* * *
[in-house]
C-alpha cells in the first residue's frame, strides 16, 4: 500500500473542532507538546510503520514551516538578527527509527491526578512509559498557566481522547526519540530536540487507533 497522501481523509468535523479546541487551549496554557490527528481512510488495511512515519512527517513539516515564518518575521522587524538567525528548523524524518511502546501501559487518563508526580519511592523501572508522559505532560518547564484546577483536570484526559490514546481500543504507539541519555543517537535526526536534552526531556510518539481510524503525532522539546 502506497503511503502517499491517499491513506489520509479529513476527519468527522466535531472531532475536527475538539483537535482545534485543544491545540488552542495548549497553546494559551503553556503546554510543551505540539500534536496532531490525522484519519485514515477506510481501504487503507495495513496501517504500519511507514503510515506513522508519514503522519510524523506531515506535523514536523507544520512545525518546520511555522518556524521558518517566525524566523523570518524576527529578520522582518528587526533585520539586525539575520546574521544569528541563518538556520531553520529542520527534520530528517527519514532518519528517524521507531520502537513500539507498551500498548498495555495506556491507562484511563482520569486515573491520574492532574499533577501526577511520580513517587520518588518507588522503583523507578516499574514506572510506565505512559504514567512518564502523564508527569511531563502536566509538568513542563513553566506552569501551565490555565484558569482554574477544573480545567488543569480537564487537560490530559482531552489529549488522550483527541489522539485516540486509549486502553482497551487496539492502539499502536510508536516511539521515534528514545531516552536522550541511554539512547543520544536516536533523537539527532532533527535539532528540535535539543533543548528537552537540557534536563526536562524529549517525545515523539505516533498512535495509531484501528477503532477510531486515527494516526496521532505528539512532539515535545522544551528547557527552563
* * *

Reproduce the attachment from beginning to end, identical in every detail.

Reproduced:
[in-house]
C-alpha cells in the first residue's frame, strides 16, 4: 500500500473542532507538546510503520514551516538578527527509527491526578512509559498557566481522547526519540530536540487507533 497522501481523509468535523479546541487551549496554557490527528481512510488495511512515519512527517513539516515564518518575521522587524538567525528548523524524518511502546501501559487518563508526580519511592523501572508522559505532560518547564484546577483536570484526559490514546481500543504507539541519555543517537535526526536534552526531556510518539481510524503525532522539546 502506497503511503502517499491517499491513506489520509479529513476527519468527522466535531472531532475536527475538539483537535482545534485543544491545540488552542495548549497553546494559551503553556503546554510543551505540539500534536496532531490525522484519519485514515477506510481501504487503507495495513496501517504500519511507514503510515506513522508519514503522519510524523506531515506535523514536523507544520512545525518546520511555522518556524521558518517566525524566523523570518524576527529578520522582518528587526533585520539586525539575520546574521544569528541563518538556520531553520529542520527534520530528517527519514532518519528517524521507531520502537513500539507498551500498548498495555495506556491507562484511563482520569486515573491520574492532574499533577501526577511520580513517587520518588518507588522503583523507578516499574514506572510506565505512559504514567512518564502523564508527569511531563502536566509538568513542563513553566506552569501551565490555565484558569482554574477544573480545567488543569480537564487537560490530559482531552489529549488522550483527541489522539485516540486509549486502553482497551487496539492502539499502536510508536516511539521515534528514545531516552536522550541511554539512547543520544536516536533523537539527532532533527535539532528540535535539543533543548528537552537540557534536563526536562524529549517525545515523539505516533498512535495509531484501528477503532477510531486515527494516526496521532505528539512532539515535545522544551528547557527552563